In reflecting on a recent hospital stay, Alan Spiro observes “For those of you worried about depersonalization of medical and nursing care I want to reassure you. The commitment to caring for the computer is front and center.” He goes on to say “The nurse and the doctor are diligent in paying attention to the computer, frequently touching the computer to show concern, and feeding it frequently.”
While Dr. Spiro employs gentle irony and humor to make his point, the problem is serious and vast. My colleague Alan Schwartz and I have spent over a decade listening to doctors talk to patients during the medical encounter. In one study we employed actors as unannounced standardized patients (USPs) to conduct 400 visits to physicians who thought, at the time of the encounter, that they were seeing a real patient. In another, over 600 real patients carried concealed recorders into their visits for our analysis. More recently we’ve invited Veterans to carry concealed audio recorders into their appointments, so that we can collect data on missed opportunities to provide optimal care, and then feed that information back to participating doctors. Our team has listened to over a thousand of those. Often it’s painful to hear how the demands of the computer consume a visit.
Nearly everyone — including clerks, nurses and pharmacists (and we collect audio recordings of all of them) — is meeting a data entry expectation. For physicians in the outpatient setting it’s typically E&M coding. How distracted and preoccupied are providers? One of the things we do when we send in USPs is we instruct them to drop little bombs during the visit that should get any conscious clinician’s attention. For instance, a patient with diabetes who comes in with repeated episodes of near fainting, says “you know doctor, sometimes I take 12 of the long acting insulin and 24 of the short acting one and sometimes I think I do it the other way around. It all probably evens out.” In the best case scenario, the physician looks up from the keyboard and says something like “That sounds like a problem. Can you tell me more about the challenges you are having taking your medications as directed?” Such a response is rare. More often, the physician’s focus is on what to put in the EHR when their patient can’t feed them the data they need. We’ll hear: “So, it’s probably 24 of the long acting and 12 of the short acting. Right? That’s the usual way it’s prescribed. That’s what I’ll put here…” The significance of the patient’s confusion as a problem that needs to be addressed directly gets lost.
Remarkably, quite a few physicians do an impressive job of multi-tasking. They attempt to simultaneously follow the patient’s lead, while interjecting questions to meet the documentation requirements for billing purposes. So, while trying to follow up on a comment by a patient that “boy, it’s been tough since I lost my job” they are running through a mindless checklist about possible headaches, constipation, itchiness etc… But even these doctors often make a Faustian bargain: while they take a rational approach to conducting a physical exam, they chart things they didn’t do. Most typically, they record a normal “review of systems” and head-to-toe physical exam without completing either. Interestingly, this phenomenon, which has been called “the ethical problem of false positives” (others just call it fraud), pre-dates widespread use of the EHR. What that 2002 USP study on false positives does not pre-date is Evaluation and Management Coding, established by Congress in 1995 as a pre-requisite to bill for reimbursement.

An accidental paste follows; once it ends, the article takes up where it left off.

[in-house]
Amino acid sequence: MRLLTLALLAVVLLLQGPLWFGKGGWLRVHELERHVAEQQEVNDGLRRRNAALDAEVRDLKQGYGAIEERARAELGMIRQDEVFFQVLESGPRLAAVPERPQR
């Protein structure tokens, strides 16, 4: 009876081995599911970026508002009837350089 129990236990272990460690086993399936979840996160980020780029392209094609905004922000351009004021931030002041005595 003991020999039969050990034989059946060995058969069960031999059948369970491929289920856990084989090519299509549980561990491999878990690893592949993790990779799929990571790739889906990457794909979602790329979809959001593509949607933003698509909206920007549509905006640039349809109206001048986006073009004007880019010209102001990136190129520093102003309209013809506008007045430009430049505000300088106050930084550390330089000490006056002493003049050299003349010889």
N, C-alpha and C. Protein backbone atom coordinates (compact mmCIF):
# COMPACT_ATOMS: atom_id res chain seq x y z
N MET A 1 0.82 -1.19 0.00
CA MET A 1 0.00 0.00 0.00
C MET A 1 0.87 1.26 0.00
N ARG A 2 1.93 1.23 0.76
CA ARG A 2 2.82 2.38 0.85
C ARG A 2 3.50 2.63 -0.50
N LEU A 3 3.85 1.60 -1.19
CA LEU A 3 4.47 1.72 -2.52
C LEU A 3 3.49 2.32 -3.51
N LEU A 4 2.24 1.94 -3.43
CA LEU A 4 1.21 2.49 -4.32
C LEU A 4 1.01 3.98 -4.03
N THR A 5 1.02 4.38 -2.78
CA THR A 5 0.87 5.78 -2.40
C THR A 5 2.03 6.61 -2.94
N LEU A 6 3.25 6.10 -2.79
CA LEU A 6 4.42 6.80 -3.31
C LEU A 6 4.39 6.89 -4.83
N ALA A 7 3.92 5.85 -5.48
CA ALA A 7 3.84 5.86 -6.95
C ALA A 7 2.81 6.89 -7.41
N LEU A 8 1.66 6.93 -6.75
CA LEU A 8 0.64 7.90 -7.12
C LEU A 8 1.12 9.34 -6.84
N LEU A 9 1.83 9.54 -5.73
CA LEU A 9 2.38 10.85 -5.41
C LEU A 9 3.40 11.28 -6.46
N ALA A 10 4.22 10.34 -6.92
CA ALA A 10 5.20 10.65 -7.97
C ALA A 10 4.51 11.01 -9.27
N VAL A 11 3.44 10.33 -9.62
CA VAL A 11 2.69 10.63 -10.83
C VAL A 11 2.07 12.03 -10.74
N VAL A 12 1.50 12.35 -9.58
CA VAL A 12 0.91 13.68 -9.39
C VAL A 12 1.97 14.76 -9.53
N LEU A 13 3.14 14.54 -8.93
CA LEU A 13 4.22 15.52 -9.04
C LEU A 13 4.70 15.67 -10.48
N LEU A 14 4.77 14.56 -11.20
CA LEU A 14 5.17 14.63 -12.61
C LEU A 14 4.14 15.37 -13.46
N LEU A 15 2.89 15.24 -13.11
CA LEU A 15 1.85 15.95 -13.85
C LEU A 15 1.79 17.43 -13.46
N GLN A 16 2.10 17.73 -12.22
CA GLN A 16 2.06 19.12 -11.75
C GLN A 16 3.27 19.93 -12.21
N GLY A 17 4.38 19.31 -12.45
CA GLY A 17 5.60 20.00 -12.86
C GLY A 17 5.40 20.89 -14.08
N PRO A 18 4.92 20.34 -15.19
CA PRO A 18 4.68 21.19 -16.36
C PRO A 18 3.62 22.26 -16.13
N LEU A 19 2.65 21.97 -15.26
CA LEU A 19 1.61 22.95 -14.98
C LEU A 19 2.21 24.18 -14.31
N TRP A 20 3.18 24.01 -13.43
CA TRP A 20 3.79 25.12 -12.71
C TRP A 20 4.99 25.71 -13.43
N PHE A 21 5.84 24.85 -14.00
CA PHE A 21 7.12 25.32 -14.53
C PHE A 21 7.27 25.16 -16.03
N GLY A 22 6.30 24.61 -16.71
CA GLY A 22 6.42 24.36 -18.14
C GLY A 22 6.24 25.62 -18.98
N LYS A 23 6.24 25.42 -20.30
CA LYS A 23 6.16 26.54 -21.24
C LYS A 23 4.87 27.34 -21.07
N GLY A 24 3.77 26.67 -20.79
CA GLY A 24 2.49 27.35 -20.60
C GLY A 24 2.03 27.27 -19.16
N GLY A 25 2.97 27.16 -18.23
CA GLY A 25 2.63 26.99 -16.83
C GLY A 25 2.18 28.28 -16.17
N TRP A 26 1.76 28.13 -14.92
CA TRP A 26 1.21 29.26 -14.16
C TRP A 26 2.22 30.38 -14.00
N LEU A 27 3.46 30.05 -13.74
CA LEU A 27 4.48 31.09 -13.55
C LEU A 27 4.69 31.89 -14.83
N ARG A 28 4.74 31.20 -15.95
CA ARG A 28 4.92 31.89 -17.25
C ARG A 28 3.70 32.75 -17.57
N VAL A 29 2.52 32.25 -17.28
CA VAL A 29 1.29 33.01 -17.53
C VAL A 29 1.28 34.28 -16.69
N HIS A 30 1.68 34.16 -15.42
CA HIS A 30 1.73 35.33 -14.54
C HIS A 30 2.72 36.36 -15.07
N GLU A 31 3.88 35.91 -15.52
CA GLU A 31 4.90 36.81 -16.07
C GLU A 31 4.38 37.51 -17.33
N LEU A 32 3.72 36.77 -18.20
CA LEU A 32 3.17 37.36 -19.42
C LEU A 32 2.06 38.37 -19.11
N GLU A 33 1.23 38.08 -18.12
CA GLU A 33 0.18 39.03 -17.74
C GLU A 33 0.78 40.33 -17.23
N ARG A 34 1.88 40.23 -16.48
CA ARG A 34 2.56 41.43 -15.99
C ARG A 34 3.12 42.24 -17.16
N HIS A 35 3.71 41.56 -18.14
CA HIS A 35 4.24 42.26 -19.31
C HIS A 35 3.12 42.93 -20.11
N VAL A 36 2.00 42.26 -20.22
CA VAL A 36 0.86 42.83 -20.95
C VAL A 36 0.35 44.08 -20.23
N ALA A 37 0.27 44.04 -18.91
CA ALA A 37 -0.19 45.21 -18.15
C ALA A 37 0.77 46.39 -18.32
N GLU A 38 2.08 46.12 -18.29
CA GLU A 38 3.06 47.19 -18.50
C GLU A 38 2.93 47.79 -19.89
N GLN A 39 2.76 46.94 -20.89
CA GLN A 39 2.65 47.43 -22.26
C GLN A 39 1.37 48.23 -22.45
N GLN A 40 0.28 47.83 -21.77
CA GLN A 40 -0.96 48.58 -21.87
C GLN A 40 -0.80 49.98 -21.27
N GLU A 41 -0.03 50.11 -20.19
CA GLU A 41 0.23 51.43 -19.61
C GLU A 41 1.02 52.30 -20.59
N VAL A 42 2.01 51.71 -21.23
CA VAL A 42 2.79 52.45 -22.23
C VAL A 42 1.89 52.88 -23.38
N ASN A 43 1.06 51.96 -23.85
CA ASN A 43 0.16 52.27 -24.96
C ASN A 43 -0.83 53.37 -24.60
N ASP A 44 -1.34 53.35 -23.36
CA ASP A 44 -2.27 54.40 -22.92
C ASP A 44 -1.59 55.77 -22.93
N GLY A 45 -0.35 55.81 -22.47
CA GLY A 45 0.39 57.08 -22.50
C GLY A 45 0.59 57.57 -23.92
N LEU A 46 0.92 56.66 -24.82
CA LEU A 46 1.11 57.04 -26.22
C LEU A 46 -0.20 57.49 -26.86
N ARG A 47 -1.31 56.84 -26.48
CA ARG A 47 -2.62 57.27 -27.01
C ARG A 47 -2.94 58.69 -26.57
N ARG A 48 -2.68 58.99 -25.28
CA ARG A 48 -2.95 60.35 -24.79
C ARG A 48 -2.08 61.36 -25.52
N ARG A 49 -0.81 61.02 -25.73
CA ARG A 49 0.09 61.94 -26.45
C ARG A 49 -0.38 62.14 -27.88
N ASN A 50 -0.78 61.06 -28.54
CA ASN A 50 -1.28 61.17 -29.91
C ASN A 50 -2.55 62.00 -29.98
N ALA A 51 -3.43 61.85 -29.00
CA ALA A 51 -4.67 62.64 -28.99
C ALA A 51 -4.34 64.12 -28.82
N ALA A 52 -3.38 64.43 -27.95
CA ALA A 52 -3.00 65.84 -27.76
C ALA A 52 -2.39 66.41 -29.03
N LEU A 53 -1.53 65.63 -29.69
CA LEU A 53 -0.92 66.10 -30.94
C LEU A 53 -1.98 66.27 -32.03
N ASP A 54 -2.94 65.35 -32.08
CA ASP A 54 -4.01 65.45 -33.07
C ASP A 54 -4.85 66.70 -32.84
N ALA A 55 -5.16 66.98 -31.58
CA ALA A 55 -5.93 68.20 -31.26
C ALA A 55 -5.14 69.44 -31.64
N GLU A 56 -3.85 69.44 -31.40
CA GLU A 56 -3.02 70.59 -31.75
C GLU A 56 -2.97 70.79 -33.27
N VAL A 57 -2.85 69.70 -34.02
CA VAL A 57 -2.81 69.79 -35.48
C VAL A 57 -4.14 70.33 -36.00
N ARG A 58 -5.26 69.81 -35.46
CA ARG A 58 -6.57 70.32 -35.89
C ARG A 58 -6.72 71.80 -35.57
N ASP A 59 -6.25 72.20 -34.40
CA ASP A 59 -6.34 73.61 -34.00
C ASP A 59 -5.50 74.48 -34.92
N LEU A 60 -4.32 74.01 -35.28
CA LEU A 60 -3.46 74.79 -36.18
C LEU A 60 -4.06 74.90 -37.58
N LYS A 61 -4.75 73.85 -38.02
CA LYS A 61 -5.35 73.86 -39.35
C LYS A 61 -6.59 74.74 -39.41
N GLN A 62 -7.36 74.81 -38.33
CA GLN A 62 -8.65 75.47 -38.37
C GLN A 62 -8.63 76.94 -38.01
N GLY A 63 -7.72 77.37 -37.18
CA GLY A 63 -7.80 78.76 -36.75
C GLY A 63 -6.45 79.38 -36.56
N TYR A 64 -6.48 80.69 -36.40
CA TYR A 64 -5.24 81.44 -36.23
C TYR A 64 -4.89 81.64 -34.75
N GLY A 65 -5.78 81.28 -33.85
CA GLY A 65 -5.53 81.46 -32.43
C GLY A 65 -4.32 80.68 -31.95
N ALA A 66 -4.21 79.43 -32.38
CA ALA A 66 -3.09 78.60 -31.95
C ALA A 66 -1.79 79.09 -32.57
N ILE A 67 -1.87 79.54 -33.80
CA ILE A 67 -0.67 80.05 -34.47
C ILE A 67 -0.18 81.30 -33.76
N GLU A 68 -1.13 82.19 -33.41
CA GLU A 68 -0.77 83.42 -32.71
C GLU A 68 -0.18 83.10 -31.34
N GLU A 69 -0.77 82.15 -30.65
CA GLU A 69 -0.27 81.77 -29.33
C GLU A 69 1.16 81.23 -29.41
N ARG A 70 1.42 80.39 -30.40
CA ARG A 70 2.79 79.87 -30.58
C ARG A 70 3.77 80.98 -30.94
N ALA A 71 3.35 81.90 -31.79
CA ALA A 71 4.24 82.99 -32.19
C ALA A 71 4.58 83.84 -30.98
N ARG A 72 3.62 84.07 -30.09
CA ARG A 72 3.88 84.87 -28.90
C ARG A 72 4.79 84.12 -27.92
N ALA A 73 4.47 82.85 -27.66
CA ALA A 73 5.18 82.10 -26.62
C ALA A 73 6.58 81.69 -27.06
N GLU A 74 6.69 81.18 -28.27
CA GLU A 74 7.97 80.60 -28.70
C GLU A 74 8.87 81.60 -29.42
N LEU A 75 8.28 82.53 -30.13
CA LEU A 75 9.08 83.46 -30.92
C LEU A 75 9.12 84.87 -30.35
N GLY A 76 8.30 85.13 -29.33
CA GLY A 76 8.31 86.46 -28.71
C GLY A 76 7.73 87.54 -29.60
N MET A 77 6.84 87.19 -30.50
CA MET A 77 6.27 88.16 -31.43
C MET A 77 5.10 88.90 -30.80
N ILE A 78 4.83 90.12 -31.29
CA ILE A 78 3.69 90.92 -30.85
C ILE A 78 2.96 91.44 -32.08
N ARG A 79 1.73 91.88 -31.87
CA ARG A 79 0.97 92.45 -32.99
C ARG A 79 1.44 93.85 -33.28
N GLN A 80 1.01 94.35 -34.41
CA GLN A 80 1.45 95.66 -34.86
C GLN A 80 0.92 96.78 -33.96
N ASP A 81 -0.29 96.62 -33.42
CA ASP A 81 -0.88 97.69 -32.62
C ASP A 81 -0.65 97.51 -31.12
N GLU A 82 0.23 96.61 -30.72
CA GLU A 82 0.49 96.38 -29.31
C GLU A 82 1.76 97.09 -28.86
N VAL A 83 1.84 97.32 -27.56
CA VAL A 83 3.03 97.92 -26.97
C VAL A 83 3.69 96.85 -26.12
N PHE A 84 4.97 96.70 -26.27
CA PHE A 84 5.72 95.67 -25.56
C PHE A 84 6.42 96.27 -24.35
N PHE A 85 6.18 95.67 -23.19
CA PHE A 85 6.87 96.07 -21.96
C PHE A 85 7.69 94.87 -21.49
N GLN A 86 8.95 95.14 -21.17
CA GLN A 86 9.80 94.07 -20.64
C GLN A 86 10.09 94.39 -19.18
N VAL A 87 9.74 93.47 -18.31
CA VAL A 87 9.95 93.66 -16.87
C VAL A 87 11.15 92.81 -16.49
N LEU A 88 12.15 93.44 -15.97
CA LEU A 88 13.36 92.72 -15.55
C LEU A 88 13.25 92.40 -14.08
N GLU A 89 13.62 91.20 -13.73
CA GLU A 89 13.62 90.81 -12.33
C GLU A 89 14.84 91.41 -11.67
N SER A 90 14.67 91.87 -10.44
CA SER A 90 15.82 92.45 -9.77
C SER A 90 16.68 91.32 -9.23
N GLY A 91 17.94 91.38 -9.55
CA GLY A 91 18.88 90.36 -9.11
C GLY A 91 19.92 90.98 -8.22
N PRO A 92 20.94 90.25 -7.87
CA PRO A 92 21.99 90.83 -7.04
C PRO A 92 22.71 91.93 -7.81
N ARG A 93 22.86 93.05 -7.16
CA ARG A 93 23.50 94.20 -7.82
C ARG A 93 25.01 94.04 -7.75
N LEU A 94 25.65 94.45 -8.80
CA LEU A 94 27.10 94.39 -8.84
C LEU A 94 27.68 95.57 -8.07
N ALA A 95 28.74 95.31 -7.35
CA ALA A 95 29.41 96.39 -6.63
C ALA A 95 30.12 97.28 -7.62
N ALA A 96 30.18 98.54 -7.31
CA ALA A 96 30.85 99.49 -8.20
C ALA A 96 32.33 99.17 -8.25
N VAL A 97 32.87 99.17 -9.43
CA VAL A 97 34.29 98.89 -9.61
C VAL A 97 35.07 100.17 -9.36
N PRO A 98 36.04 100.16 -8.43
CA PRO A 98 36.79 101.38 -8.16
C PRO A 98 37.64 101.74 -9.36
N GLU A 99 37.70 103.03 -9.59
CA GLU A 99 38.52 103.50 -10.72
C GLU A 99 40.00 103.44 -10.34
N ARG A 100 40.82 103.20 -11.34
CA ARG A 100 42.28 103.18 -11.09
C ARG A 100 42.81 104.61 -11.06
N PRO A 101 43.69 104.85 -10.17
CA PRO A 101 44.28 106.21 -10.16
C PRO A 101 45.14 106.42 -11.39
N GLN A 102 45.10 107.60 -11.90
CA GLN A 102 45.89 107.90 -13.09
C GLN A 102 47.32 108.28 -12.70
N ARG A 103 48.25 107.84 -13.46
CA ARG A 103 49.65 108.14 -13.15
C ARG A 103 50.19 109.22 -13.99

The admonition that “if you didn’t document it, you didn’t do it” profoundly changed healthcare over a 20 year period. Doctors and nurses, and other providers, are judged based on the thoroughness of their record keeping. So much is riding on it: First, there’s billing. If you didn’t document enough, you can’t bill at a particular expected level. Second, if you didn’t document it, you could get sued and lose in court. And third, documentation is regarded as a measure of quality during peer review. Health care providers are frequently nagged about documentation issues. It can define their worth.
It’s human nature that if you are judged on something (and your paycheck is riding on it) you are going to make that your focus. So the focus of health care is making the medical record look terrific or, at least, complete. It doesn’t look terrific a lot of the time because of all the copying and pasting, and a lot of what’s in it turns out to be fabricated….but it certainly looks like everyone’s keeping busy.
What if we assessed care delivery based on actually observing it now and then? Our work, and that of others who employ unannounced SPs, suggests it is readily feasible and is eye opening. It provides a window into the challenges providers face, the trade-offs they make, and consequences both for care delivery and documentation of care delivery. In fact, if we started observing care directly (think mystery shopper program, but with rigorous standardization) we could liberate health care professionals to just do the right thing (aware that some of their patients are collecting data on their performance), document what’s clinically important, and direct their attention to the patient before them.